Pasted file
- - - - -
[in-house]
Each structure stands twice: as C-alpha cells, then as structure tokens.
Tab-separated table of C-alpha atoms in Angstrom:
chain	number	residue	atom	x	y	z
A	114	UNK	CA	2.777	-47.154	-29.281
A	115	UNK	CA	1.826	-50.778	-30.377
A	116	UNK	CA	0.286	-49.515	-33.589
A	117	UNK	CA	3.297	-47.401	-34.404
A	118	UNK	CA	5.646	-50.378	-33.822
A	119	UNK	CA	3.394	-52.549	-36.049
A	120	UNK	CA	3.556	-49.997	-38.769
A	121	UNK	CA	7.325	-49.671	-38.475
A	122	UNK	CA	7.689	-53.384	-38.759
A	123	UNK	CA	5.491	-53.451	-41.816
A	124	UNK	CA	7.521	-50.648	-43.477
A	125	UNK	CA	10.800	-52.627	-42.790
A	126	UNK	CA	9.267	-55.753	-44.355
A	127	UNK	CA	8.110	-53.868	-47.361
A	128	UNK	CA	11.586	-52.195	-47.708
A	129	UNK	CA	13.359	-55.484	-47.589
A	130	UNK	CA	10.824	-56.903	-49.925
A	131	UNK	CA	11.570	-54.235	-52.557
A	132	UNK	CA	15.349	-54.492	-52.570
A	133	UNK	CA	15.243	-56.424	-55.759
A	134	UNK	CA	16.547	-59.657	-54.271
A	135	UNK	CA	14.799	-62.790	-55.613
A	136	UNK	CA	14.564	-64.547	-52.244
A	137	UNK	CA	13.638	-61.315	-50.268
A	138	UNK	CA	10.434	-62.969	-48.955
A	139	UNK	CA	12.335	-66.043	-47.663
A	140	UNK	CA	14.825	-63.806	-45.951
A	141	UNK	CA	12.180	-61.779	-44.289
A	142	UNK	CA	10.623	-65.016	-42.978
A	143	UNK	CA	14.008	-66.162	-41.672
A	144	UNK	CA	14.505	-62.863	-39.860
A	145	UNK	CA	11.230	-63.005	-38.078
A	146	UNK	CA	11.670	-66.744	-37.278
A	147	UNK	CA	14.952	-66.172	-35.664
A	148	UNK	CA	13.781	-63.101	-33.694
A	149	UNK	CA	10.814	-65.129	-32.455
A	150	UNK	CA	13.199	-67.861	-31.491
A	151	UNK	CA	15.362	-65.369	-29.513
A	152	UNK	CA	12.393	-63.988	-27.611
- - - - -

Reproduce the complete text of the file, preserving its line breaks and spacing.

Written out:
[in-house]
Each structure stands twice: as C-alpha cells, then as structure tokens.
Tab-separated table of C-alpha atoms in Angstrom:
chain	number	residue	atom	x	y	z
A	114	UNK	CA	2.777	-47.154	-29.281
A	115	UNK	CA	1.826	-50.778	-30.377
A	116	UNK	CA	0.286	-49.515	-33.589
A	117	UNK	CA	3.297	-47.401	-34.404
A	118	UNK	CA	5.646	-50.378	-33.822
A	119	UNK	CA	3.394	-52.549	-36.049
A	120	UNK	CA	3.556	-49.997	-38.769
A	121	UNK	CA	7.325	-49.671	-38.475
A	122	UNK	CA	7.689	-53.384	-38.759
A	123	UNK	CA	5.491	-53.451	-41.816
A	124	UNK	CA	7.521	-50.648	-43.477
A	125	UNK	CA	10.800	-52.627	-42.790
A	126	UNK	CA	9.267	-55.753	-44.355
A	127	UNK	CA	8.110	-53.868	-47.361
A	128	UNK	CA	11.586	-52.195	-47.708
A	129	UNK	CA	13.359	-55.484	-47.589
A	130	UNK	CA	10.824	-56.903	-49.925
A	131	UNK	CA	11.570	-54.235	-52.557
A	132	UNK	CA	15.349	-54.492	-52.570
A	133	UNK	CA	15.243	-56.424	-55.759
A	134	UNK	CA	16.547	-59.657	-54.271
A	135	UNK	CA	14.799	-62.790	-55.613
A	136	UNK	CA	14.564	-64.547	-52.244
A	137	UNK	CA	13.638	-61.315	-50.268
A	138	UNK	CA	10.434	-62.969	-48.955
A	139	UNK	CA	12.335	-66.043	-47.663
A	140	UNK	CA	14.825	-63.806	-45.951
A	141	UNK	CA	12.180	-61.779	-44.289
A	142	UNK	CA	10.623	-65.016	-42.978
A	143	UNK	CA	14.008	-66.162	-41.672
A	144	UNK	CA	14.505	-62.863	-39.860
A	145	UNK	CA	11.230	-63.005	-38.078
A	146	UNK	CA	11.670	-66.744	-37.278
A	147	UNK	CA	14.952	-66.172	-35.664
A	148	UNK	CA	13.781	-63.101	-33.694
A	149	UNK	CA	10.814	-65.129	-32.455
A	150	UNK	CA	13.199	-67.861	-31.491
A	151	UNK	CA	15.362	-65.369	-29.513
A	152	UNK	CA	12.393	-63.988	-27.611